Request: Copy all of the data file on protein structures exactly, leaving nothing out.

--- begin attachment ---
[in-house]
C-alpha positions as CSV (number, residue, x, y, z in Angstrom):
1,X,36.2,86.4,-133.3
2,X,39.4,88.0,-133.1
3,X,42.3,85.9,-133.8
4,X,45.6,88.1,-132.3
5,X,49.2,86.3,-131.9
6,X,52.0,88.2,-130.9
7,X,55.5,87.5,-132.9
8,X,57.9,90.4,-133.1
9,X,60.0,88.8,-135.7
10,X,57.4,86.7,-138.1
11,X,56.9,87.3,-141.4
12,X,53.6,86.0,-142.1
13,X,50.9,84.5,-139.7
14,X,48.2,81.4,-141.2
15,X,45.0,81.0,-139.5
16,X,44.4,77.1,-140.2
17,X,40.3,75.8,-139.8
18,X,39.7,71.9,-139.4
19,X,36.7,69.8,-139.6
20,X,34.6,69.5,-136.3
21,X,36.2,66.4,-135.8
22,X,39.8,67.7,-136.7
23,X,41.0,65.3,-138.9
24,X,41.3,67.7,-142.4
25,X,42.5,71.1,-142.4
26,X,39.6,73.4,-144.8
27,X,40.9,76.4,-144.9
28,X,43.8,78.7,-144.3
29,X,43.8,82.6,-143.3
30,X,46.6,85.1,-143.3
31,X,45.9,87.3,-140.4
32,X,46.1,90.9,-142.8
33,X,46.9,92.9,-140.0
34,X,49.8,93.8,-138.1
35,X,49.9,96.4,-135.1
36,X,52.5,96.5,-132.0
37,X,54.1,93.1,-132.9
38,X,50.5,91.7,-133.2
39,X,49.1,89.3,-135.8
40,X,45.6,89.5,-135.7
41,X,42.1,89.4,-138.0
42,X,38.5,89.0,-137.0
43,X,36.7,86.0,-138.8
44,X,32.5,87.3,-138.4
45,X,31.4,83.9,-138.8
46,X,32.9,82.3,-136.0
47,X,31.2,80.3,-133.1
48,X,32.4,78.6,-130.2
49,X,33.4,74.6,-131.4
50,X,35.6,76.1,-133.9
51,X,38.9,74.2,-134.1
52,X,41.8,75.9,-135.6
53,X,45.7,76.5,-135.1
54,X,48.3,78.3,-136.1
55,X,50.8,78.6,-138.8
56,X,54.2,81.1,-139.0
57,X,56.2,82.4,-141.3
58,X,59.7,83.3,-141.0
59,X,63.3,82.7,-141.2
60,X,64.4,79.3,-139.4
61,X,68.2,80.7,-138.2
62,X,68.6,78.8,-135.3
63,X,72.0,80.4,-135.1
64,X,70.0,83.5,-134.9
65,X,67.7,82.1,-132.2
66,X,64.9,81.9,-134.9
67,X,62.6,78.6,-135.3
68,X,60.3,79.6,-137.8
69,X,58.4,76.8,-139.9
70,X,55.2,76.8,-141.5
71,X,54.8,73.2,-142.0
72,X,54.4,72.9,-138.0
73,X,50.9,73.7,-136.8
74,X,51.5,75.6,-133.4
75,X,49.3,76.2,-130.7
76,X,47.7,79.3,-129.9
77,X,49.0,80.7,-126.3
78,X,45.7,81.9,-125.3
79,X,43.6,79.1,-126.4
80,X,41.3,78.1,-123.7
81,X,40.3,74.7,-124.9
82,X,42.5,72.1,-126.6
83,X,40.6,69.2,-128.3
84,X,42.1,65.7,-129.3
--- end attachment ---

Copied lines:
[in-house]
C-alpha positions as CSV (number, residue, x, y, z in Angstrom):
1,X,36.2,86.4,-133.3
2,X,39.4,88.0,-133.1
3,X,42.3,85.9,-133.8
4,X,45.6,88.1,-132.3
5,X,49.2,86.3,-131.9
6,X,52.0,88.2,-130.9
7,X,55.5,87.5,-132.9
8,X,57.9,90.4,-133.1
9,X,60.0,88.8,-135.7
10,X,57.4,86.7,-138.1
11,X,56.9,87.3,-141.4
12,X,53.6,86.0,-142.1
13,X,50.9,84.5,-139.7
14,X,48.2,81.4,-141.2
15,X,45.0,81.0,-139.5
16,X,44.4,77.1,-140.2
17,X,40.3,75.8,-139.8
18,X,39.7,71.9,-139.4
19,X,36.7,69.8,-139.6
20,X,34.6,69.5,-136.3
21,X,36.2,66.4,-135.8
22,X,39.8,67.7,-136.7
23,X,41.0,65.3,-138.9
24,X,41.3,67.7,-142.4
25,X,42.5,71.1,-142.4
26,X,39.6,73.4,-144.8
27,X,40.9,76.4,-144.9
28,X,43.8,78.7,-144.3
29,X,43.8,82.6,-143.3
30,X,46.6,85.1,-143.3
31,X,45.9,87.3,-140.4
32,X,46.1,90.9,-142.8
33,X,46.9,92.9,-140.0
34,X,49.8,93.8,-138.1
35,X,49.9,96.4,-135.1
36,X,52.5,96.5,-132.0
37,X,54.1,93.1,-132.9
38,X,50.5,91.7,-133.2
39,X,49.1,89.3,-135.8
40,X,45.6,89.5,-135.7
41,X,42.1,89.4,-138.0
42,X,38.5,89.0,-137.0
43,X,36.7,86.0,-138.8
44,X,32.5,87.3,-138.4
45,X,31.4,83.9,-138.8
46,X,32.9,82.3,-136.0
47,X,31.2,80.3,-133.1
48,X,32.4,78.6,-130.2
49,X,33.4,74.6,-131.4
50,X,35.6,76.1,-133.9
51,X,38.9,74.2,-134.1
52,X,41.8,75.9,-135.6
53,X,45.7,76.5,-135.1
54,X,48.3,78.3,-136.1
55,X,50.8,78.6,-138.8
56,X,54.2,81.1,-139.0
57,X,56.2,82.4,-141.3
58,X,59.7,83.3,-141.0
59,X,63.3,82.7,-141.2
60,X,64.4,79.3,-139.4
61,X,68.2,80.7,-138.2
62,X,68.6,78.8,-135.3
63,X,72.0,80.4,-135.1
64,X,70.0,83.5,-134.9
65,X,67.7,82.1,-132.2
66,X,64.9,81.9,-134.9
67,X,62.6,78.6,-135.3
68,X,60.3,79.6,-137.8
69,X,58.4,76.8,-139.9
70,X,55.2,76.8,-141.5
71,X,54.8,73.2,-142.0
72,X,54.4,72.9,-138.0
73,X,50.9,73.7,-136.8
74,X,51.5,75.6,-133.4
75,X,49.3,76.2,-130.7
76,X,47.7,79.3,-129.9
77,X,49.0,80.7,-126.3
78,X,45.7,81.9,-125.3
79,X,43.6,79.1,-126.4
80,X,41.3,78.1,-123.7
81,X,40.3,74.7,-124.9
82,X,42.5,72.1,-126.6
83,X,40.6,69.2,-128.3
84,X,42.1,65.7,-129.3